Throughout Sunday’s finale, doubt lurked at the edge of her mind. She’d admitted earlier in the week that she’d started to wonder whether she’d ever win a major before she retired. And she’d admitted her main motivation for still competing was to get her name on a major championship trophy. But that doubt was gone by the time she found the green in three. A chip and two putts later, the champagne-sprayers stormed the green, one after the next, dousing Yang and Meierling. She resisted for a split-second and then raised her arms overhead, welcoming the moment.

“I finally did it,” she’d say later. “And it’s amazing.”

YANG WASTED NO TIME building on her two-shot lead to begin the day. She was nervous as she played No. 1, she said, but channeled those nerves into a near-perfect approach shot on the par-4, setting up a two-footer for birdie to make the lead three.

It wouldn’t stay that easy. Playing partners Lauren Hartlage and Miyu Yamashita birdied No. 2 and then Yang bogeyed No. 3; suddenly the lead was back to one. Major champions loomed not far behind; Jin Young Ko and Lilia Vu were holding steady within four. A final-round brawl seemed to be in the offing.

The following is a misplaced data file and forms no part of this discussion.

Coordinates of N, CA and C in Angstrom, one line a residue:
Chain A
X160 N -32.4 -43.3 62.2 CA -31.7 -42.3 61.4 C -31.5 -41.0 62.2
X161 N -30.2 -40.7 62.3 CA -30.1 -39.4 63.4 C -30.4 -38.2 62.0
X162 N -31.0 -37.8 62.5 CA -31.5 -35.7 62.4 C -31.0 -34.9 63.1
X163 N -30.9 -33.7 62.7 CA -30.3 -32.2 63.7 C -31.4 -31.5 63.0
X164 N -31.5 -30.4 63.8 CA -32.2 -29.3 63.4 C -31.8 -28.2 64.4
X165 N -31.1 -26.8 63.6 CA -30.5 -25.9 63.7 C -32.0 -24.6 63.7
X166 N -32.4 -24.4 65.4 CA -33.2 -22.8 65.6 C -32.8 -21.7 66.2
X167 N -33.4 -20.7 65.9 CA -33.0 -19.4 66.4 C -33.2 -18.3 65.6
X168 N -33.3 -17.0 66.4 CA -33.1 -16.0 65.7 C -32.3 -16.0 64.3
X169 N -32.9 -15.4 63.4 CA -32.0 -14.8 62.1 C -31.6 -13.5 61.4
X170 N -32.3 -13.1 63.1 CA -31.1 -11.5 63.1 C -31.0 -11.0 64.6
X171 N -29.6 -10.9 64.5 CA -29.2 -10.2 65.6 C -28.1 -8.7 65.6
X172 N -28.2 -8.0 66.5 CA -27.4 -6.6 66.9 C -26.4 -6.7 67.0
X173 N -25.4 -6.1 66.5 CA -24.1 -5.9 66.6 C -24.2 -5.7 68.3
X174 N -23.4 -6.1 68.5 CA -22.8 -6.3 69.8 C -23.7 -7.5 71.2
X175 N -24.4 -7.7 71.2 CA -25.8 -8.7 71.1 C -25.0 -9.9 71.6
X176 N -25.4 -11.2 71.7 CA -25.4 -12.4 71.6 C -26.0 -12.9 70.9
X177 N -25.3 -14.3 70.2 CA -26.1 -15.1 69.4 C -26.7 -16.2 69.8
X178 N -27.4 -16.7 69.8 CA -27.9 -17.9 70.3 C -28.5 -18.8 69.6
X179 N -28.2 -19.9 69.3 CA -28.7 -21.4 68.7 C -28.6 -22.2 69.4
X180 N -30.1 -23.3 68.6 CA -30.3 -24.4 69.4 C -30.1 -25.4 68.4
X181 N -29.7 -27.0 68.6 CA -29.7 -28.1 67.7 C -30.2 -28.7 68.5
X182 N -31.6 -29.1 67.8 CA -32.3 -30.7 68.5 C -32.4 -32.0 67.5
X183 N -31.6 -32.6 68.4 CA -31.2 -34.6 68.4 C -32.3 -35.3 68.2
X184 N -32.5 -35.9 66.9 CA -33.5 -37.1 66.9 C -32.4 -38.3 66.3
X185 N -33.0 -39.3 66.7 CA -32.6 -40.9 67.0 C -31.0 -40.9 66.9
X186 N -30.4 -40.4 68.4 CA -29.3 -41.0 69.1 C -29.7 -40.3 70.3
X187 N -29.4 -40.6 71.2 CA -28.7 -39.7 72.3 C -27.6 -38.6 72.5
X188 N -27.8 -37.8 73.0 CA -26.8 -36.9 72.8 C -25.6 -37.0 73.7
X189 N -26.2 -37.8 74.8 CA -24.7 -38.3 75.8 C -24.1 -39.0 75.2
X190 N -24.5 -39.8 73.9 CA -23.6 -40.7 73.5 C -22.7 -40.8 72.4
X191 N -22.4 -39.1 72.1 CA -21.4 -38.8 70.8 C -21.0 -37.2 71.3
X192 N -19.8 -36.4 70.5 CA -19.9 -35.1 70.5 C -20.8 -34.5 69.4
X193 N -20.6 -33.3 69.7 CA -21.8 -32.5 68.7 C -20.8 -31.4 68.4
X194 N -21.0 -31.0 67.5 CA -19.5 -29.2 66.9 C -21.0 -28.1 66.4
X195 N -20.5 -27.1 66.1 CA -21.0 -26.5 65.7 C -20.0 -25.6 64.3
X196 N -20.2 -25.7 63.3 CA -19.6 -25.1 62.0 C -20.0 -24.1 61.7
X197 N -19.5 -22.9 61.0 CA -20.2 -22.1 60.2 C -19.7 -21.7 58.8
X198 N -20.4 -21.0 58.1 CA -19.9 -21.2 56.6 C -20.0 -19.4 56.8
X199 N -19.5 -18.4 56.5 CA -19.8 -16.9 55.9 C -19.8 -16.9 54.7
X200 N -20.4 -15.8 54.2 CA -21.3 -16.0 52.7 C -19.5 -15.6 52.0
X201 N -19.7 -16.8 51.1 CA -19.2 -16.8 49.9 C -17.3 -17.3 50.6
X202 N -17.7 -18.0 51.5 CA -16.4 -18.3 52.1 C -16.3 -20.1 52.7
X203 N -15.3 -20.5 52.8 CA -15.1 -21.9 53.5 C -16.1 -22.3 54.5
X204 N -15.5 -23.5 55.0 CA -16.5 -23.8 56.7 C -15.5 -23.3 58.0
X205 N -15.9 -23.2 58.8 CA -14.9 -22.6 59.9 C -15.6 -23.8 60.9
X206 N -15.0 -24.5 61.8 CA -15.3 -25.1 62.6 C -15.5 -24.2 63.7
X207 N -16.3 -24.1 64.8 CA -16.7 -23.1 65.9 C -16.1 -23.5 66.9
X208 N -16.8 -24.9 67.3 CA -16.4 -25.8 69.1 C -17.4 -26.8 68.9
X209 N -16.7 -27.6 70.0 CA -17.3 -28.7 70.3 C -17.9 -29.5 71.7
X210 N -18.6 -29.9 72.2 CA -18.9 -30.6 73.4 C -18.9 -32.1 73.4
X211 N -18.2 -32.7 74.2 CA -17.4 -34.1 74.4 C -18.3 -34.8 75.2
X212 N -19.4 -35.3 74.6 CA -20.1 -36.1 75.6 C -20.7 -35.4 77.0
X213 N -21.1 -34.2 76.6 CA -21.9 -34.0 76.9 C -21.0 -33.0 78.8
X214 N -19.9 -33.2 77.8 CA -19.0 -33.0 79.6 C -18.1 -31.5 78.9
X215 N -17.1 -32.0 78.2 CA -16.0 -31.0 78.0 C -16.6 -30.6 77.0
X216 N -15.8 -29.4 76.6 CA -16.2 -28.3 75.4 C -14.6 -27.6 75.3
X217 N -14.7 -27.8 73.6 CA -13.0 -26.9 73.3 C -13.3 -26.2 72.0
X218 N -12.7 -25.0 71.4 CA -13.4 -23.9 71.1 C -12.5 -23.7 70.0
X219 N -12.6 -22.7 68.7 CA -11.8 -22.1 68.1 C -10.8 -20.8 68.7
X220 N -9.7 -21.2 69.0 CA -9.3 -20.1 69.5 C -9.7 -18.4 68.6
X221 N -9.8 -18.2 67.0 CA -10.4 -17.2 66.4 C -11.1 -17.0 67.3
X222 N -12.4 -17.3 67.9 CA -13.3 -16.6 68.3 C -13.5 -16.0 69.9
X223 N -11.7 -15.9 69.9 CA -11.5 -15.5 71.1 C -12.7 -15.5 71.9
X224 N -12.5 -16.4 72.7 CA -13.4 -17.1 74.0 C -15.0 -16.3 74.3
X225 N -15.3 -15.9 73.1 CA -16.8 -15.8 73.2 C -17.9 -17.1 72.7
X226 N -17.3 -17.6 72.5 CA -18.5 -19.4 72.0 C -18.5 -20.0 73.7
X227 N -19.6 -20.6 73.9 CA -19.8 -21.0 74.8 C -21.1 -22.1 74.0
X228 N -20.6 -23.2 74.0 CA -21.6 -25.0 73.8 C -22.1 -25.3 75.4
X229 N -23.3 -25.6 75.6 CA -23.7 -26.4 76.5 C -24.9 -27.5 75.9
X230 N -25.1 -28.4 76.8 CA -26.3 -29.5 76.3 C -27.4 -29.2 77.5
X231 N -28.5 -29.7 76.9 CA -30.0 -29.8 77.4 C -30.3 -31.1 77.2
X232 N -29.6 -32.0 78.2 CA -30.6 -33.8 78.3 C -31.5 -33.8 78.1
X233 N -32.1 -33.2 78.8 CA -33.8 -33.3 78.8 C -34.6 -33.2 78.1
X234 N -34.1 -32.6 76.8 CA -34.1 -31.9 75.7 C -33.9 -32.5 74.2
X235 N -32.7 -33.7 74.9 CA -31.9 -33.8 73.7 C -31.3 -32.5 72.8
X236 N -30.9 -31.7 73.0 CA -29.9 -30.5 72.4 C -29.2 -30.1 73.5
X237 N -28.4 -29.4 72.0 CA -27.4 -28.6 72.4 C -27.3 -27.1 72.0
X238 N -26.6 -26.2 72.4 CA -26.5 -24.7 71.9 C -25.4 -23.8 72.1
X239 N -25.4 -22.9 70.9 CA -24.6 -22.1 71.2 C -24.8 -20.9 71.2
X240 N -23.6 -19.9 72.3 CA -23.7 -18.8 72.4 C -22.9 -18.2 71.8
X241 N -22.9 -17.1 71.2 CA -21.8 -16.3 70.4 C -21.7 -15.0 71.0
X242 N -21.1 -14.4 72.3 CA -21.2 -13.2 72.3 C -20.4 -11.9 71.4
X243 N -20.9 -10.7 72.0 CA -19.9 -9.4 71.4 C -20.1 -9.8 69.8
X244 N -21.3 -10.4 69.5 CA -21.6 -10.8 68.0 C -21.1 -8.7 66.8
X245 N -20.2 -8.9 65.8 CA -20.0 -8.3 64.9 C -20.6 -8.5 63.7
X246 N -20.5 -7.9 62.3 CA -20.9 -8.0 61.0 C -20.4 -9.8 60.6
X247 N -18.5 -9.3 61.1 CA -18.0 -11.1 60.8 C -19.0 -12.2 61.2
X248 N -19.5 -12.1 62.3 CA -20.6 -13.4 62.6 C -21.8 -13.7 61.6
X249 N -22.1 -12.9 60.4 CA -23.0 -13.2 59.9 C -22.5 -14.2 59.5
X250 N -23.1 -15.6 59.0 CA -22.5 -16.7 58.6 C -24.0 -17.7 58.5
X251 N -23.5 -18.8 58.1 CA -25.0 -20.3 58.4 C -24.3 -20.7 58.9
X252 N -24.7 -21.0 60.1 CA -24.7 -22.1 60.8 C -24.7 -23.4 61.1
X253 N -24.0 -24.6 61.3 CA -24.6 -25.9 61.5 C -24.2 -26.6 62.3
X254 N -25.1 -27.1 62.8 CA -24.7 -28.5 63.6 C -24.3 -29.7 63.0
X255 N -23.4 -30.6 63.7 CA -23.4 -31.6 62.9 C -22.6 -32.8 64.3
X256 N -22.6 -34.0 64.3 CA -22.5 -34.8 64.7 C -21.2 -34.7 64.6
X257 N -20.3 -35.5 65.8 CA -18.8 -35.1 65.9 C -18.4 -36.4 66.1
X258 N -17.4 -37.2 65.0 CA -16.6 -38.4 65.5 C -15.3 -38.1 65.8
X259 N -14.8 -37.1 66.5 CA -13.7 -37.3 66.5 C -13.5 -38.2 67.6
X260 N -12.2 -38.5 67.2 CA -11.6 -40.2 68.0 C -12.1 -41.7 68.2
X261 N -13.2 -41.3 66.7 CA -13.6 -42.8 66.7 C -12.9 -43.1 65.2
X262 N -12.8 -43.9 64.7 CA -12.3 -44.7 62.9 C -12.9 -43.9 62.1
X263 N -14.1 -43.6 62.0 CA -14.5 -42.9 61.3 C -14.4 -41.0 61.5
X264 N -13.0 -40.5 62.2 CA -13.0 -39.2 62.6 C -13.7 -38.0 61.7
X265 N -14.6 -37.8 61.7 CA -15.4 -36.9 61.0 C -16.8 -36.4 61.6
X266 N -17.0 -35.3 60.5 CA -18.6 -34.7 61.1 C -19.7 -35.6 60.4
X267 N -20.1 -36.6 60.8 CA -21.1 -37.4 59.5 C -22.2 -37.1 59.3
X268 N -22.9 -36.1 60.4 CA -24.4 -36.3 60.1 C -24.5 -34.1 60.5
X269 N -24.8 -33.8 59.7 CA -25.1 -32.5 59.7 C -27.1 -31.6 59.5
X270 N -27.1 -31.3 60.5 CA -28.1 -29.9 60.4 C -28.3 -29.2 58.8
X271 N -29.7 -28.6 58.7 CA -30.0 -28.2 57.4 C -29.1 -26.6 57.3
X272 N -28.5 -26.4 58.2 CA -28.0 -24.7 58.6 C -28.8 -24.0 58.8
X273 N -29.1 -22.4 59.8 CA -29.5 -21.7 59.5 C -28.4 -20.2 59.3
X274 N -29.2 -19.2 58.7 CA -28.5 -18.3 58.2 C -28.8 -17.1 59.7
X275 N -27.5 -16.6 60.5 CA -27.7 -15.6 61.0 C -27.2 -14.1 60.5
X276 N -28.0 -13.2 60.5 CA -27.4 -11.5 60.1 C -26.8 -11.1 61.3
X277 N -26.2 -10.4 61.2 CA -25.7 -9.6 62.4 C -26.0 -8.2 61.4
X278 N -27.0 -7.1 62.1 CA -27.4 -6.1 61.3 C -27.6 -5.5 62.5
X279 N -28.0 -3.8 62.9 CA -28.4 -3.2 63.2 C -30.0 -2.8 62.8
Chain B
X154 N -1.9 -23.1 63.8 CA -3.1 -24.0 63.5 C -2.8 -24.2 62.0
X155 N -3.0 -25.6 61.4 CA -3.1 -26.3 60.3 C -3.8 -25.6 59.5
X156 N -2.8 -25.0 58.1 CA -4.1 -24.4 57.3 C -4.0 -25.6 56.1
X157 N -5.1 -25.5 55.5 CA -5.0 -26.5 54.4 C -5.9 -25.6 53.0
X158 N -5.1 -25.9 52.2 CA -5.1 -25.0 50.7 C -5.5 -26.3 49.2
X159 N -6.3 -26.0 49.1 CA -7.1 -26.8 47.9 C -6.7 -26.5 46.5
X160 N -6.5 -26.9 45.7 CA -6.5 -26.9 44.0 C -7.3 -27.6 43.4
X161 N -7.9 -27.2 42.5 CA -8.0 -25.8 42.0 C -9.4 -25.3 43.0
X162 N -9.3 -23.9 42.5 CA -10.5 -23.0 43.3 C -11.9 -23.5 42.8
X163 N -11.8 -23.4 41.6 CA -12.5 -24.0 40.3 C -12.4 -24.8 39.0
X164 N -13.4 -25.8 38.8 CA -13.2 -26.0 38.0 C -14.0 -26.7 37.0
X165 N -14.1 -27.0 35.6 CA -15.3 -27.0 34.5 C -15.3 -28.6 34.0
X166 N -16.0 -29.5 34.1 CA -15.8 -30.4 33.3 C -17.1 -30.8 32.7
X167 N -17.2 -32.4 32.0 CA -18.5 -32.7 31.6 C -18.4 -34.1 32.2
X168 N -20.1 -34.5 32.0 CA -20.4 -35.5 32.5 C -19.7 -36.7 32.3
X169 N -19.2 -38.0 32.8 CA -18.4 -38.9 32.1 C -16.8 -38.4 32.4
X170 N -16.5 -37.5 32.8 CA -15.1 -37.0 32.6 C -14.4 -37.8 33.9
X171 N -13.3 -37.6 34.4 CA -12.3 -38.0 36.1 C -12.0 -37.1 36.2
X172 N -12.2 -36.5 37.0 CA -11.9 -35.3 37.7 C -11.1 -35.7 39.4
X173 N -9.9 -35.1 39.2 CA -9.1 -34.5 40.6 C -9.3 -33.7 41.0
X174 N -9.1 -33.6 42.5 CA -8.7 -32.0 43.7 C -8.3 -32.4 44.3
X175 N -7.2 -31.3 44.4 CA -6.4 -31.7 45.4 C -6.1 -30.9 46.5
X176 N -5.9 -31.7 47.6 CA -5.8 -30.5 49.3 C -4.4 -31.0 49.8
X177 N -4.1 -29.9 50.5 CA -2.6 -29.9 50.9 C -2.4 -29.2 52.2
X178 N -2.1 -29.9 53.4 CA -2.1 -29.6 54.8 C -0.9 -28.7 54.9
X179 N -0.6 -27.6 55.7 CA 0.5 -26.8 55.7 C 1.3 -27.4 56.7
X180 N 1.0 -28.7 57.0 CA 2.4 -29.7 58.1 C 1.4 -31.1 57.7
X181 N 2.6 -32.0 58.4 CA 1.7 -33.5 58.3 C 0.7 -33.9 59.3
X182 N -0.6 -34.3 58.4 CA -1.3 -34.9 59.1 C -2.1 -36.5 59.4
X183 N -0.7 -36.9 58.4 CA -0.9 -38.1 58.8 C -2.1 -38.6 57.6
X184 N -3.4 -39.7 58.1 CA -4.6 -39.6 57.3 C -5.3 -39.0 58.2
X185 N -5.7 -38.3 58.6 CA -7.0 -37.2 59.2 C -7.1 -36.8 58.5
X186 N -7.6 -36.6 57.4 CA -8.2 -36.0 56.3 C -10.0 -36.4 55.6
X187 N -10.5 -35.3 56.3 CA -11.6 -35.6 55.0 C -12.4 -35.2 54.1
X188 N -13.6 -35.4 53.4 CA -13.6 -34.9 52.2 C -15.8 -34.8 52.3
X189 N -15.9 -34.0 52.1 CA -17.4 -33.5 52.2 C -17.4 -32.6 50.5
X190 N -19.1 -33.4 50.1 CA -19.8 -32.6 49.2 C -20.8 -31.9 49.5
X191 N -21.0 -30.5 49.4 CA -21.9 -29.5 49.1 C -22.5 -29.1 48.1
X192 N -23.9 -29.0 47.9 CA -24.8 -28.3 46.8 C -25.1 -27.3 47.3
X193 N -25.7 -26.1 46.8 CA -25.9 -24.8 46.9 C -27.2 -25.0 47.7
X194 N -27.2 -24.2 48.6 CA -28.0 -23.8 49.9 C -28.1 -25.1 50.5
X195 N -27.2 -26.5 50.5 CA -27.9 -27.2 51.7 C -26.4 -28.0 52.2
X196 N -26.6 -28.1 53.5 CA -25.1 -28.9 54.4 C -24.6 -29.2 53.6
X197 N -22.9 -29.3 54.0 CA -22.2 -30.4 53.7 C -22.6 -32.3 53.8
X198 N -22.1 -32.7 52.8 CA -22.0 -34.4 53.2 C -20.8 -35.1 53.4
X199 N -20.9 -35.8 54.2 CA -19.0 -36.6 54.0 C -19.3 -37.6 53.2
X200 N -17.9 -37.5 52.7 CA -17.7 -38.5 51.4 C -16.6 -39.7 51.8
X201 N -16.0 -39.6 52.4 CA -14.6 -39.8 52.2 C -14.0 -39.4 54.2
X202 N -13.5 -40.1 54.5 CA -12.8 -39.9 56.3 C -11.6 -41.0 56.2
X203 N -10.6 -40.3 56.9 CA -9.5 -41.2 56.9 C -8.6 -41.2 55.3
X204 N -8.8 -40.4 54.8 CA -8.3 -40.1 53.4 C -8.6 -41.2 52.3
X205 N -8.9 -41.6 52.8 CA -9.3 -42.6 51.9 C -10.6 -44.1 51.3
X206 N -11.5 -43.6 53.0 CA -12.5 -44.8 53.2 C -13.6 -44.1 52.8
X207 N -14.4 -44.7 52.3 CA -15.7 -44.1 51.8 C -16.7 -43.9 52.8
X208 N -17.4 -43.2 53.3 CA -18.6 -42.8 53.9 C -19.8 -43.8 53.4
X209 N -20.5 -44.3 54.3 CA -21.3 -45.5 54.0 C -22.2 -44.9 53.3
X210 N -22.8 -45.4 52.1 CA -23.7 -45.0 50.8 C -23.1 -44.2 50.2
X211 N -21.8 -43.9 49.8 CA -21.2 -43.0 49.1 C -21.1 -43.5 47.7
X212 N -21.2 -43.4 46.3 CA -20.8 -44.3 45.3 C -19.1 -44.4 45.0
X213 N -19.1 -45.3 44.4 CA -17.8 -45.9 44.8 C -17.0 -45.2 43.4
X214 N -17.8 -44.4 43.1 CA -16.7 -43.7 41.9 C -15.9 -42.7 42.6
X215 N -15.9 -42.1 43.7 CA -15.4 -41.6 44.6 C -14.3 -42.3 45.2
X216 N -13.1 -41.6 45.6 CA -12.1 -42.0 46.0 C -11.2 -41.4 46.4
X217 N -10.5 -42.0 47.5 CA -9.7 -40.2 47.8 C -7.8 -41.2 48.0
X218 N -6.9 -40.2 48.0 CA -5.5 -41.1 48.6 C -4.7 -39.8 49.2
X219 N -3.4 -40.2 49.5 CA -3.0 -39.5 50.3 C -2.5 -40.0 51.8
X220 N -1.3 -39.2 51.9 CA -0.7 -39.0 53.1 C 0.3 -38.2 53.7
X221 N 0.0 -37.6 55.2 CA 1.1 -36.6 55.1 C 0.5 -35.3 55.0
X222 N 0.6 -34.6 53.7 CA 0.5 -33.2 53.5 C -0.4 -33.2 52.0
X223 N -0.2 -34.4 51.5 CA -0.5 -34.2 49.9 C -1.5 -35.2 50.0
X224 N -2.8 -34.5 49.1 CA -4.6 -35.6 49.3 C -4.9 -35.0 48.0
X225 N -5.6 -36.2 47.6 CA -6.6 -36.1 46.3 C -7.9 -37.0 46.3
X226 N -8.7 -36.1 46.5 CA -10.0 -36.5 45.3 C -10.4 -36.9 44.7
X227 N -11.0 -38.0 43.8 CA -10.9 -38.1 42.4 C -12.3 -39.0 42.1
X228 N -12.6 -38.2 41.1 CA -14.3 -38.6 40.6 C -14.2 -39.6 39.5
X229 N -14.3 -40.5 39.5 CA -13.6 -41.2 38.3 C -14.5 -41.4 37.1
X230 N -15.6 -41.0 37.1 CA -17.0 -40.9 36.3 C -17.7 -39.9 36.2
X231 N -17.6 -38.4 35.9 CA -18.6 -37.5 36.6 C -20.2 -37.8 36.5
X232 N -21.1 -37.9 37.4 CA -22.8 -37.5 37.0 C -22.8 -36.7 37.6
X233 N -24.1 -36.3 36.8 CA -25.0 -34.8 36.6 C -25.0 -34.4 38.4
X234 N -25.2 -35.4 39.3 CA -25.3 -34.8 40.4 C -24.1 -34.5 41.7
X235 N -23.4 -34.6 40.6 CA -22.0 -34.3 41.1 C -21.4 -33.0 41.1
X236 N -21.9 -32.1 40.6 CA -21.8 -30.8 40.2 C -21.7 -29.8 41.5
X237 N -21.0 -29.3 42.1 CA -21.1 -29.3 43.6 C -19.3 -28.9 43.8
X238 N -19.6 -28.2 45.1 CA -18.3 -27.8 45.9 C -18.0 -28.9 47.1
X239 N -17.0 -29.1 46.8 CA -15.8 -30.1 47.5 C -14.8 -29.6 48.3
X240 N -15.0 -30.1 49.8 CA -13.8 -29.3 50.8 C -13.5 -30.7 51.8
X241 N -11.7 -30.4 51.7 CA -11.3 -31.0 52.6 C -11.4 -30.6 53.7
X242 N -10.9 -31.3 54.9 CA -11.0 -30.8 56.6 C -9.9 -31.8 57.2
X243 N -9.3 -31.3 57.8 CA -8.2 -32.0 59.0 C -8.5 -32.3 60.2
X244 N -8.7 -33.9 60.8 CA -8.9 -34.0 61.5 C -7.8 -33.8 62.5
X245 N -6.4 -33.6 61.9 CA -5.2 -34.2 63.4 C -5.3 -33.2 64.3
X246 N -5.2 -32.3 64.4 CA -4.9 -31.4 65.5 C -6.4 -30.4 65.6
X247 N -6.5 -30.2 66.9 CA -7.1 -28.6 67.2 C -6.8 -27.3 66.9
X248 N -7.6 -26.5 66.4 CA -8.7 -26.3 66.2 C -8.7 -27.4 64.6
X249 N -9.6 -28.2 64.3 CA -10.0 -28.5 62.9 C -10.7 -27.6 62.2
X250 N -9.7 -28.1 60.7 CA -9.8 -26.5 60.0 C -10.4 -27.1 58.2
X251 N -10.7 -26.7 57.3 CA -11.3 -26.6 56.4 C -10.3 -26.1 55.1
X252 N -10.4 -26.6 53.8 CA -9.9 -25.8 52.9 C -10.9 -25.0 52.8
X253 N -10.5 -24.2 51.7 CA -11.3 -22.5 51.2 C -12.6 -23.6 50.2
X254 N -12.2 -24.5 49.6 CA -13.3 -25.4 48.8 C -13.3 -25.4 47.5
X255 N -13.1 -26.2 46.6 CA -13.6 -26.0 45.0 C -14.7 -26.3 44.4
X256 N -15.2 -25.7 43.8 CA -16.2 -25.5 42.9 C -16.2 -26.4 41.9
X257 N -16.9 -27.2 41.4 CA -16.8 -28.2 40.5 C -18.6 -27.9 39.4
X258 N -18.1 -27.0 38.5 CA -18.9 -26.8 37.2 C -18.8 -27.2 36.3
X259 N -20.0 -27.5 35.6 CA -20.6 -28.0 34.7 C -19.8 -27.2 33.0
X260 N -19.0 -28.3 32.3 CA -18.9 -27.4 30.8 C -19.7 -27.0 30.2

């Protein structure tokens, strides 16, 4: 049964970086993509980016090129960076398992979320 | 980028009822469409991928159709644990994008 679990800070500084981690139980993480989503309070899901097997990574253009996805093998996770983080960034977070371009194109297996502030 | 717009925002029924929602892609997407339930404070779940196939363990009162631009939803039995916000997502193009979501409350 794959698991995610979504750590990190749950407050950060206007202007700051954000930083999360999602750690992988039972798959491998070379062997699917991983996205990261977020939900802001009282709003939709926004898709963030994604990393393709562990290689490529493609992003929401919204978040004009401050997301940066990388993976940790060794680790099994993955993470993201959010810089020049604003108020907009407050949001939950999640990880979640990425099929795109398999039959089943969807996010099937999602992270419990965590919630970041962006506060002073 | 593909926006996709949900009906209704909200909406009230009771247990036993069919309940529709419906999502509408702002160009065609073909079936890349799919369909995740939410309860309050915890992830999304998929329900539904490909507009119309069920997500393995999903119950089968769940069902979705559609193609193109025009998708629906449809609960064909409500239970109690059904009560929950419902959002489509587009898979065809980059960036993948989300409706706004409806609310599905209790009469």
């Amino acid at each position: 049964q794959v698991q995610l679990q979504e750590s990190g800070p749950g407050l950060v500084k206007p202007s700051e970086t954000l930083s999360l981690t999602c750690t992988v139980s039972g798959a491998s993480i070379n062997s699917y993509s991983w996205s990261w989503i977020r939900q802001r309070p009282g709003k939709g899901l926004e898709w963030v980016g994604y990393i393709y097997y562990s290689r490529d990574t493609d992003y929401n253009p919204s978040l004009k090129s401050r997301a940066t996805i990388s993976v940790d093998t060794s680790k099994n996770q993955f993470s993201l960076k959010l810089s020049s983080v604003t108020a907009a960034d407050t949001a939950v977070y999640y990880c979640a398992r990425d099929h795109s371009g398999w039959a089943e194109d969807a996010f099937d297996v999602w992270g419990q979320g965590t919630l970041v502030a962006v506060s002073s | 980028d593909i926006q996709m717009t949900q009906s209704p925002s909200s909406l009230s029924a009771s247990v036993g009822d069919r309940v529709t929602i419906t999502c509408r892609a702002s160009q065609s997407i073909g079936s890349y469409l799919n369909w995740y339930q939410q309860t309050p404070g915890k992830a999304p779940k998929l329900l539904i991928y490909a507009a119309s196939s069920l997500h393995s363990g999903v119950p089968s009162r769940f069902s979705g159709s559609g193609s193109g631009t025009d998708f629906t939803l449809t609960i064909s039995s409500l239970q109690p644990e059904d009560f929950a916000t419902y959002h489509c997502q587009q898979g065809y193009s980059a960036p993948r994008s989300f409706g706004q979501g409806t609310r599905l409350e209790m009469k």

Yang’s lead came under further threat at the par-3 5th when Yamashita stuffed her tee shot to 12 feet and she hit a gust and came up well short of the putting surface. But then Yang provided the highlight of the day, hitting a perfect chip that died in the left half of the hole for a birdie two. All week she’d had the best short game in the field; this was a fitting way to emphasize that.

That was as close as her competitors would get; Yamashita doubled the brutal 8th while Hartlage doubled 7 and 8 while Yang fired her approach to seven feet and made the putt for birdie. An hour later, Yang had added birdies at 11 and 13 while her closest competitors had continued to fall prey to Sahalee’s many pitfalls; her lead swelled to seven. The rout was on.

Yang did her best to keep things interesting down the stretch by missing a three-footer for par at No. 16 and by finding the water at No. 17 en route to double bogey. But she’d built such an advantage that not even those could hurt. The winning margin didn’t matter; all that mattered was her new title: major champ.

After the round, Yang was asked how this changes the way she sees her career.